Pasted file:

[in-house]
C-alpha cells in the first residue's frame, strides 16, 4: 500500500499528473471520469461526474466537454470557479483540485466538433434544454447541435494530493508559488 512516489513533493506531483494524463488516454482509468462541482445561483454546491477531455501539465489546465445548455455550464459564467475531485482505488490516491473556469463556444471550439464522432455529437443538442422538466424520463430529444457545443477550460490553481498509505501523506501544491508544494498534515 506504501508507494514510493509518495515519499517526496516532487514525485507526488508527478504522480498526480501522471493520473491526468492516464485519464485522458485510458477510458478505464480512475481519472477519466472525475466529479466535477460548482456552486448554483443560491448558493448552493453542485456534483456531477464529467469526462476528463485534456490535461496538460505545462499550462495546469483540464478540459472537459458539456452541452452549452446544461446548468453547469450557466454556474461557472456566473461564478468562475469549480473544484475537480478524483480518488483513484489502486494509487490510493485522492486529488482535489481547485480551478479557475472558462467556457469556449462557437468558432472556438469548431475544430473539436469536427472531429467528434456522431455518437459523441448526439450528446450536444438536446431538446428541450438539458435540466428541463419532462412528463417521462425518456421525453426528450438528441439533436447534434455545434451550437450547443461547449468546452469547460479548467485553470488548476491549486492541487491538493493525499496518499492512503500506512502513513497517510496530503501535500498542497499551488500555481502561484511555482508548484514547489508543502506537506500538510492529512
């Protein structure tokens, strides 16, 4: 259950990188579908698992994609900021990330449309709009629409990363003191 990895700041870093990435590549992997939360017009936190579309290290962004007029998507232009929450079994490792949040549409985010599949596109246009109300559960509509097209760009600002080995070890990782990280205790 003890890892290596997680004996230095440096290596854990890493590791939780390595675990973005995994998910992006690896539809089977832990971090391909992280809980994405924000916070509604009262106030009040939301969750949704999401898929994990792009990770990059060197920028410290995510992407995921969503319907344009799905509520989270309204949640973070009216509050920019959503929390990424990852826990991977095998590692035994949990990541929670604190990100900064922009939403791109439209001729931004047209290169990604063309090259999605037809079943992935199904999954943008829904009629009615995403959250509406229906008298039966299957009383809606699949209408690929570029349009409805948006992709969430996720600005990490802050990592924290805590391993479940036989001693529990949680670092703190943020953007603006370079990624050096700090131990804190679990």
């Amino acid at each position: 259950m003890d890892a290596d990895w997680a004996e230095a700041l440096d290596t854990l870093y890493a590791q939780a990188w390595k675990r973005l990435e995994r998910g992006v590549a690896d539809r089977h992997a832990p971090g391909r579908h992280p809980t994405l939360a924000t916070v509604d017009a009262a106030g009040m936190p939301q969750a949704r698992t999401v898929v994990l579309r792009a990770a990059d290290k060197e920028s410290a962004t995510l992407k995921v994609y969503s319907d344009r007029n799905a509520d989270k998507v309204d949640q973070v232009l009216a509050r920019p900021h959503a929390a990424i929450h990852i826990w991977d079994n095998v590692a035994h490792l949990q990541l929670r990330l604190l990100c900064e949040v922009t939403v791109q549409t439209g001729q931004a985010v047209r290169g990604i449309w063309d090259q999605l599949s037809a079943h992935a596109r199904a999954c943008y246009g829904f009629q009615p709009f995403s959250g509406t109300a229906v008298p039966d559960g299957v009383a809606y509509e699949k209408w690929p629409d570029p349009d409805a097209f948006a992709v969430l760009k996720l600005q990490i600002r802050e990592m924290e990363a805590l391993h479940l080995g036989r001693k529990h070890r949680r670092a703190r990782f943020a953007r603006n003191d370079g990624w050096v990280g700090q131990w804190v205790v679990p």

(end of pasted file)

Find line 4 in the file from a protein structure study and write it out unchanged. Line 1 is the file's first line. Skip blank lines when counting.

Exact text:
């Amino acid at each position: 259950m003890d890892a290596d990895w997680a004996e230095a700041l440096d290596t854990l870093y890493a590791q939780a990188w390595k675990r973005l990435e995994r998910g992006v590549a690896d539809r089977h992997a832990p971090g391909r579908h992280p809980t994405l939360a924000t916070v509604d017009a009262a106030g009040m936190p939301q969750a949704r698992t999401v898929v994990l579309r792009a990770a990059d290290k060197e920028s410290a962004t995510l992407k995921v994609y969503s319907d344009r007029n799905a509520d989270k998507v309204d949640q973070v232009l009216a509050r920019p900021h959503a929390a990424i929450h990852i826990w991977d079994n095998v590692a035994h490792l949990q990541l929670r990330l604190l990100c900064e949040v922009t939403v791109q549409t439209g001729q931004a985010v047209r290169g990604i449309w063309d090259q999605l599949s037809a079943h992935a596109r199904a999954c943008y246009g829904f009629q009615p709009f995403s959250g509406t109300a229906v008298p039966d559960g299957v009383a809606y509509e699949k209408w690929p629409d570029p349009d409805a097209f948006a992709v969430l760009k996720l600005q990490i600002r802050e990592m924290e990363a805590l391993h479940l080995g036989r001693k529990h070890r949680r670092a703190r990782f943020a953007r603006n003191d370079g990624w050096v990280g700090q131990w804190v205790v679990p």